Tim outlines three ECM deployment approaches:
- Project-centric approach. This is often taken when the effort's originator wears more of a "project hat" in the organisation. This person tends to influence projects and can drive change management into projects first in the organisation.
- Skill-centric approach. This approach is often used when the effort's originator has a human resource or training background. Skill is typically the focus because the originator (e.g., the director of training) has influence and control in the training part of the organisation.
- Holistic approach. Prosci's research and experience show that a holistic approach that addresses both areas and the elements of process and structure will be highly effective when you have sponsorship from the highest level of your organisation.
Most organisations have recognised the need to have the necessary capacity for change. How to drive the Enterprise Change Management maturity is, however, a challenge for most. Tim's overview of the different approaches might help make that informed decision.
Good overview, Tim.
Bill Schaninger is worth following. He is senior partner at McKinsey. This article is really more of an overview of recent blogs from McKinsey Organization Blog, where their readers have picked the ones they liked the most about leading teams and organisations through this crisis. The posts are mainly about leadership, but they are relevant from a change management point of view because they show how leaders can influence a change in a crisis. Collectively, they offer a well-rounded primer on leading a team to success—during uncertain times or during business as usual.
They are all really good, as you would expect from McKinsey. Still, I would like to highlight my own favourite: How to communicate effectively in times of uncertainty By Ana Mendy, Mary Lass Stewart, and Kate VanAkin.
The intro reads: During a crisis, an employee's most trusted source of information is often their employer, and a leader's words and actions can have a major impact on the well-being of those they manage. These five fundamental tools can help leaders effectively communicate with their teams and carry their organisations through uncertain times with a renewed sense of purpose and trust.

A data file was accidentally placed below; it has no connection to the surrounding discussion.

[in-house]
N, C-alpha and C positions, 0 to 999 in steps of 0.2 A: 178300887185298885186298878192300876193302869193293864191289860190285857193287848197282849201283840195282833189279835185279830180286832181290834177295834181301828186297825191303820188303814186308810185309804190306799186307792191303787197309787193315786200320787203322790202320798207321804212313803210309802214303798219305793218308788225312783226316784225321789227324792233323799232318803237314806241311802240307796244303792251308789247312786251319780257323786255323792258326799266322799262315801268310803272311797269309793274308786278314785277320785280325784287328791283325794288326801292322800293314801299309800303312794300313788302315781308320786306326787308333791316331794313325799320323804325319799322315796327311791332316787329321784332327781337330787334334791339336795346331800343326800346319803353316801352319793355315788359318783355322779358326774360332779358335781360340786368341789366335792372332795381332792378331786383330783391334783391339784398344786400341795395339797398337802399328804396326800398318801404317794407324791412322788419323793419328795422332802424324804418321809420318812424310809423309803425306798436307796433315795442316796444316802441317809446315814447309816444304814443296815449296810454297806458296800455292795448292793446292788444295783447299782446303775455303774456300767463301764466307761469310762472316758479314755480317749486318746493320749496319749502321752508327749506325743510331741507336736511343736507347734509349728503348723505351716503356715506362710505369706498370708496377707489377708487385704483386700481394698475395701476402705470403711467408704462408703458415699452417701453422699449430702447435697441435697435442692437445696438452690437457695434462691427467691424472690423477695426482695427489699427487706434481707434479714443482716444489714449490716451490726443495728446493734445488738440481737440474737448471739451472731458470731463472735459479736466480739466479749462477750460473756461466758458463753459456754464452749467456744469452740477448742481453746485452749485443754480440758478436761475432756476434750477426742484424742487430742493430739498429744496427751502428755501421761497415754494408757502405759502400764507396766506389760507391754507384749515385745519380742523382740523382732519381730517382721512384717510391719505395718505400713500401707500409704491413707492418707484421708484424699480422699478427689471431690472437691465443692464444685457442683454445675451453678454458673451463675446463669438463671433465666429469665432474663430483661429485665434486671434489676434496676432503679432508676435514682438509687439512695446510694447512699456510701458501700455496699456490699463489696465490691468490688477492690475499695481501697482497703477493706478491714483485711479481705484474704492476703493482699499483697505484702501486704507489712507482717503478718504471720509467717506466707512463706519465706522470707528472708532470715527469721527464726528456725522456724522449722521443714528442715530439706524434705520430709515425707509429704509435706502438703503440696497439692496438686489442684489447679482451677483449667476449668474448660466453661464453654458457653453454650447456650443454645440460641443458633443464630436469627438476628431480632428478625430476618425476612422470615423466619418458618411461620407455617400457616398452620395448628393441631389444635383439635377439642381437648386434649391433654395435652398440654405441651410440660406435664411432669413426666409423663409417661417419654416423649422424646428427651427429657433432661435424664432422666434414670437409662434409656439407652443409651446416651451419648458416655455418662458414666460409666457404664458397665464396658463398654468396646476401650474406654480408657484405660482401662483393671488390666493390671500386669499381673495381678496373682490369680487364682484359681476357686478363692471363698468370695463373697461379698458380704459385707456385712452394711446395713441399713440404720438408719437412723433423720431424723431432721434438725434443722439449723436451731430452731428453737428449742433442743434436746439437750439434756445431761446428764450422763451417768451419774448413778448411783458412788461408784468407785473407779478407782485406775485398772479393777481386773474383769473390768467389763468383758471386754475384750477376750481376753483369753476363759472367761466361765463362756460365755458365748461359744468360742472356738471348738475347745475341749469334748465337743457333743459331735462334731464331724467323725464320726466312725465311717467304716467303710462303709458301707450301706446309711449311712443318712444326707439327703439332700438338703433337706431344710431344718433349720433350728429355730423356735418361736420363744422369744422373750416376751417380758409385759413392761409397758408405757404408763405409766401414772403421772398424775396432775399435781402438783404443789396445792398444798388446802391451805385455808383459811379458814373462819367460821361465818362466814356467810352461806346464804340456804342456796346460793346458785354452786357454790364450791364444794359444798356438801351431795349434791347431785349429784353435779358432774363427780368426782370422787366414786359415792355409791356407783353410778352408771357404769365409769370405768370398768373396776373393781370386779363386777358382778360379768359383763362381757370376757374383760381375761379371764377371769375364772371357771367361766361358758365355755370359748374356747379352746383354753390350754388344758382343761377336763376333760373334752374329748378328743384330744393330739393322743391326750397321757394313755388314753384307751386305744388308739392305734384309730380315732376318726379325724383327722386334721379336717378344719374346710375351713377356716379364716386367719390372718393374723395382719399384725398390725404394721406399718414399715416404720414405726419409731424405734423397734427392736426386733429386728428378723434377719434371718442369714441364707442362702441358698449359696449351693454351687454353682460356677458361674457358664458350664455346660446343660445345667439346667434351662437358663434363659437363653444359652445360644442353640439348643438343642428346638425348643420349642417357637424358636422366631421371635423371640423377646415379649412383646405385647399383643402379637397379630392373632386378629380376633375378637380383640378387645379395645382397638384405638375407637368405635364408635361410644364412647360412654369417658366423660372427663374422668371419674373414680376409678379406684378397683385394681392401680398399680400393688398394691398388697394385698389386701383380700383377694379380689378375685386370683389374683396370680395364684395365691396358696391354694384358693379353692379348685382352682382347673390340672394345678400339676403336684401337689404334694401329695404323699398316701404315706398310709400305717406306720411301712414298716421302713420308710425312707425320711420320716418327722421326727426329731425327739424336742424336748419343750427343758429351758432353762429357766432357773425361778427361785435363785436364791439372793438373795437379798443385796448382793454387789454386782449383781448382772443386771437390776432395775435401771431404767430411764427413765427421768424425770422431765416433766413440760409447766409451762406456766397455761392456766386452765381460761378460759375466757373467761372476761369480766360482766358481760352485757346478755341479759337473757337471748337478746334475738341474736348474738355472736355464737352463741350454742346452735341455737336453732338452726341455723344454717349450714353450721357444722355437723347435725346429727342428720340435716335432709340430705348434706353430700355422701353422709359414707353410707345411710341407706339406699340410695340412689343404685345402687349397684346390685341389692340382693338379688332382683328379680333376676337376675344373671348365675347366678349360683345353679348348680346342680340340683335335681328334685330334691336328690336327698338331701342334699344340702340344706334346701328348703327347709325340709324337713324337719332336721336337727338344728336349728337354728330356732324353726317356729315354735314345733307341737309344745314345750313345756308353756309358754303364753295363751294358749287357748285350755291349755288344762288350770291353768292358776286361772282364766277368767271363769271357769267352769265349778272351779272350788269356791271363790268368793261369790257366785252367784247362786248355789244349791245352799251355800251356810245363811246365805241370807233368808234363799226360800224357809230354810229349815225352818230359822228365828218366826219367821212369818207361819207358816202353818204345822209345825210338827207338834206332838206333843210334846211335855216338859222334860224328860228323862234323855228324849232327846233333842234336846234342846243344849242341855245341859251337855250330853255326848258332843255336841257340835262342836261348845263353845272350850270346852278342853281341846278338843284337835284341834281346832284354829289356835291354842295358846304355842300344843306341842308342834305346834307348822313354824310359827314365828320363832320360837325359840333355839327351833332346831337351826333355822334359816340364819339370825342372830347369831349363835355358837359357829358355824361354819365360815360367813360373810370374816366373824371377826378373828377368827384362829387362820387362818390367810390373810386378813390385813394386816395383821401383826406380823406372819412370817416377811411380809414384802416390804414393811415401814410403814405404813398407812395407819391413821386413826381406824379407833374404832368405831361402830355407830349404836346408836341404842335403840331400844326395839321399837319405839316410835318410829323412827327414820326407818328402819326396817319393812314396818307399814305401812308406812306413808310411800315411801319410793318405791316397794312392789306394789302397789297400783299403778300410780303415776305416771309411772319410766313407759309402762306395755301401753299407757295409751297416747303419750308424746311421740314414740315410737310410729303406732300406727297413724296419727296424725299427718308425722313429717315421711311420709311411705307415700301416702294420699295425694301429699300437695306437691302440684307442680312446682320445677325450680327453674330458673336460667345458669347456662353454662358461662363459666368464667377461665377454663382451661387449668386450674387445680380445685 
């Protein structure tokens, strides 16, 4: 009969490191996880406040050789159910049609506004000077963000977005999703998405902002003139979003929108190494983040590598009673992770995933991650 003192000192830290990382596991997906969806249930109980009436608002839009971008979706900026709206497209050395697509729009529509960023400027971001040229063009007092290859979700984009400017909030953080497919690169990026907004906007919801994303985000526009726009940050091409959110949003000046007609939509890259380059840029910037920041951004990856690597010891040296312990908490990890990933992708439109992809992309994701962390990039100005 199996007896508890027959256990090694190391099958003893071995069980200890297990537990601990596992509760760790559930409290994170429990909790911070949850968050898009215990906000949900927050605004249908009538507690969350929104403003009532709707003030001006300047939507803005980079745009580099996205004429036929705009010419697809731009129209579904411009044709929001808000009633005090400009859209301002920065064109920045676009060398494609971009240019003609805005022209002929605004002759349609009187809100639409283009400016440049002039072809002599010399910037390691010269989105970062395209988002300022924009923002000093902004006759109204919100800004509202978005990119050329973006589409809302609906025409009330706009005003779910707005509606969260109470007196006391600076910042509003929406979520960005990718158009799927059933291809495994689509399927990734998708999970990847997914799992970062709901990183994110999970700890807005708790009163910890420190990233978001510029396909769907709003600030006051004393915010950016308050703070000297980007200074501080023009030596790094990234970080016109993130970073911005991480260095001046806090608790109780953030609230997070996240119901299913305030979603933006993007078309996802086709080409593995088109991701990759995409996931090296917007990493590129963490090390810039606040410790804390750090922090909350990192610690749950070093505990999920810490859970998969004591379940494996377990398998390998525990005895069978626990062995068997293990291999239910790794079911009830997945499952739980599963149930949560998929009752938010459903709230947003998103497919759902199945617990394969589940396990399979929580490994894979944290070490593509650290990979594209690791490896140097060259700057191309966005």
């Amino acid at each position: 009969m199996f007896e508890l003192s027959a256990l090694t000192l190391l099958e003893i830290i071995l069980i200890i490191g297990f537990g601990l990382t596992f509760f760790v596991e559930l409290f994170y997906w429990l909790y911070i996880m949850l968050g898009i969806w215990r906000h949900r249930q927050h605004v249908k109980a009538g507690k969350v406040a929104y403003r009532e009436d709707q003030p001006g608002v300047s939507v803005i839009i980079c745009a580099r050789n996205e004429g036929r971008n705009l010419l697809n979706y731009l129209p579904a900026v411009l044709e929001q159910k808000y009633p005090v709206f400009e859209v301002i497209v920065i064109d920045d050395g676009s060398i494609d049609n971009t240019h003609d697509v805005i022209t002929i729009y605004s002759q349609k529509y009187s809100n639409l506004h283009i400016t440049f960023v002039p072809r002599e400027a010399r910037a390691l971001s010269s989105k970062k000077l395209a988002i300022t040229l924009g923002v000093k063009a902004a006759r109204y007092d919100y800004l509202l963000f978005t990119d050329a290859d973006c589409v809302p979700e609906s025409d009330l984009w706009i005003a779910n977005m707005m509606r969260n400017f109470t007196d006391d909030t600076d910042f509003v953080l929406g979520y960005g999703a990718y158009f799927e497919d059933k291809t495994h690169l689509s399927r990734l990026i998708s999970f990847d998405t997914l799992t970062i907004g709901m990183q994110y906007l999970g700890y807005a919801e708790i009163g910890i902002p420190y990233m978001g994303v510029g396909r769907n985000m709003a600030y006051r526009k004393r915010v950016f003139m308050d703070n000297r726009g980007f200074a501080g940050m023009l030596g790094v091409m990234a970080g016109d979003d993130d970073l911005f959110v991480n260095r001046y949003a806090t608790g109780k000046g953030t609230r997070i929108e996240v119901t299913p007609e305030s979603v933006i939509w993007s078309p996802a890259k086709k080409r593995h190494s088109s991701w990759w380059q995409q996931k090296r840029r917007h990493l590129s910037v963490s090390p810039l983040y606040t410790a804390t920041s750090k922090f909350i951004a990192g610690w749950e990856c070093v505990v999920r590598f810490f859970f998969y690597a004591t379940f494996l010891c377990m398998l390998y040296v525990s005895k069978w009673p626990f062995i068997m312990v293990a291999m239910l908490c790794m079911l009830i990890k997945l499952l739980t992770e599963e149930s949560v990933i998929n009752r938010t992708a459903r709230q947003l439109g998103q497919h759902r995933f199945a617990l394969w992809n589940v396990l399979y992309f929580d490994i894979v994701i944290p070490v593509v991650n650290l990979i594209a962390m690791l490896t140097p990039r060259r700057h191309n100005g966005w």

This is a great article about building organisational change capability, something I believe will continue to be a major trend within change management for the next five years. Although it is not rocket science, the most important thing is to use a structured process to build this capability. Dean Anderson & Linda Ackerman Anderson list seven key practices:
- Make Building Change Capability a Central Goal of Your Current Change Efforts
- Real Sponsor Support and Change Leader Accountability
- Make One Person Ultimately Accountable for Building Your Organisation's Change Capability
- Team the "Change Capability Leader" with the Current Change Initiative Leaders
- Use a Common Change Process Methodology as the Roadmap for All of Your Change Initiatives
- Include Employees at All Levels on Your Change Capability Team
- Reward Increased Change Capability
According to this article, there are three guarantees in life: death, taxes, and resistance to change. But one way to increase your chances of success is getting key stakeholders involved in the process. When people of influence in the organisation buy in to change, it makes the transition easier. It's a good idea to enlist advocates from areas such as IT and finance to assist you.
Once you have key stakeholders on board, you need five essential ingredients for successful organisational change. If one is missing, change can still happen, but it will have negative consequences. The five ingredients are vision, skills, incentives, resources, and an action plan.
Soft skills are often highlighted as important to do change management. You know, things like communication, listening, emotional intelligence etc. Prosci has, in their Best Practice, identified Excellent Communication Skills, Change Management Competency, Flexibility and Interpersonal Skills as the most important skills. But what about Personal Resilience? Is that a skill that we as change managers should have?
Audra Proctor argues that in times of major disruption, personal resilience comes into sharper focus. As it is the most resilient people inside businesses that help them bounce back and survive the turbulence in their respective marketplaces. In this article, she argues her point and explains what personal resilience looks like.